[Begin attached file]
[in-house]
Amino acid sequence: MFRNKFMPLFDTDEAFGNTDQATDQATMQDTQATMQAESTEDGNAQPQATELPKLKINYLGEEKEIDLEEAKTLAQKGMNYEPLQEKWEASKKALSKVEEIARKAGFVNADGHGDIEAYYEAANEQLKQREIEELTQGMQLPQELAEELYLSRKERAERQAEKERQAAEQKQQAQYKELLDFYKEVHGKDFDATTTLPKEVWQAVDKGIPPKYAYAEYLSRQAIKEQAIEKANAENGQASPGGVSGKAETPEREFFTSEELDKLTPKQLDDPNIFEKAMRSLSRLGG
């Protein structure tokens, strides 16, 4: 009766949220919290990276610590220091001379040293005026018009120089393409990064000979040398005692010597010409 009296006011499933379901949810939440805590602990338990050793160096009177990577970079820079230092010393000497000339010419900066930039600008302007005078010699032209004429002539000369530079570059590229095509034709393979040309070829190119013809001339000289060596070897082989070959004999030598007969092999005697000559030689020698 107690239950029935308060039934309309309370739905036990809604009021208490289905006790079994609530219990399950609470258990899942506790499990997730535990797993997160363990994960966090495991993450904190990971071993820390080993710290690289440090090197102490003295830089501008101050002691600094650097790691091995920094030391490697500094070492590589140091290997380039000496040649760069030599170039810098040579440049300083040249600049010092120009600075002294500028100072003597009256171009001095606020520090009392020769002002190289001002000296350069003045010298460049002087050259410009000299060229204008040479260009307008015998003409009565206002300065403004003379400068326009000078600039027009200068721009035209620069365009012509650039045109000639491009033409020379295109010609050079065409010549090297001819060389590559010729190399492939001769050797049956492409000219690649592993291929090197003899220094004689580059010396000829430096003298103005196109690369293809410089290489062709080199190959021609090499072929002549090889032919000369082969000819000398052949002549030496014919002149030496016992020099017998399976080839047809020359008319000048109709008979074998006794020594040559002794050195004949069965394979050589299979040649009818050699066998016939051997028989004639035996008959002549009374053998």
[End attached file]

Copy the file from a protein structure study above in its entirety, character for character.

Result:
[in-house]
Amino acid sequence: MFRNKFMPLFDTDEAFGNTDQATDQATMQDTQATMQAESTEDGNAQPQATELPKLKINYLGEEKEIDLEEAKTLAQKGMNYEPLQEKWEASKKALSKVEEIARKAGFVNADGHGDIEAYYEAANEQLKQREIEELTQGMQLPQELAEELYLSRKERAERQAEKERQAAEQKQQAQYKELLDFYKEVHGKDFDATTTLPKEVWQAVDKGIPPKYAYAEYLSRQAIKEQAIEKANAENGQASPGGVSGKAETPEREFFTSEELDKLTPKQLDDPNIFEKAMRSLSRLGG
């Protein structure tokens, strides 16, 4: 009766949220919290990276610590220091001379040293005026018009120089393409990064000979040398005692010597010409 009296006011499933379901949810939440805590602990338990050793160096009177990577970079820079230092010393000497000339010419900066930039600008302007005078010699032209004429002539000369530079570059590229095509034709393979040309070829190119013809001339000289060596070897082989070959004999030598007969092999005697000559030689020698 107690239950029935308060039934309309309370739905036990809604009021208490289905006790079994609530219990399950609470258990899942506790499990997730535990797993997160363990994960966090495991993450904190990971071993820390080993710290690289440090090197102490003295830089501008101050002691600094650097790691091995920094030391490697500094070492590589140091290997380039000496040649760069030599170039810098040579440049300083040249600049010092120009600075002294500028100072003597009256171009001095606020520090009392020769002002190289001002000296350069003045010298460049002087050259410009000299060229204008040479260009307008015998003409009565206002300065403004003379400068326009000078600039027009200068721009035209620069365009012509650039045109000639491009033409020379295109010609050079065409010549090297001819060389590559010729190399492939001769050797049956492409000219690649592993291929090197003899220094004689580059010396000829430096003298103005196109690369293809410089290489062709080199190959021609090499072929002549090889032919000369082969000819000398052949002549030496014919002149030496016992020099017998399976080839047809020359008319000048109709008979074998006794020594040559002794050195004949069965394979050589299979040649009818050699066998016939051997028989004639035996008959002549009374053998």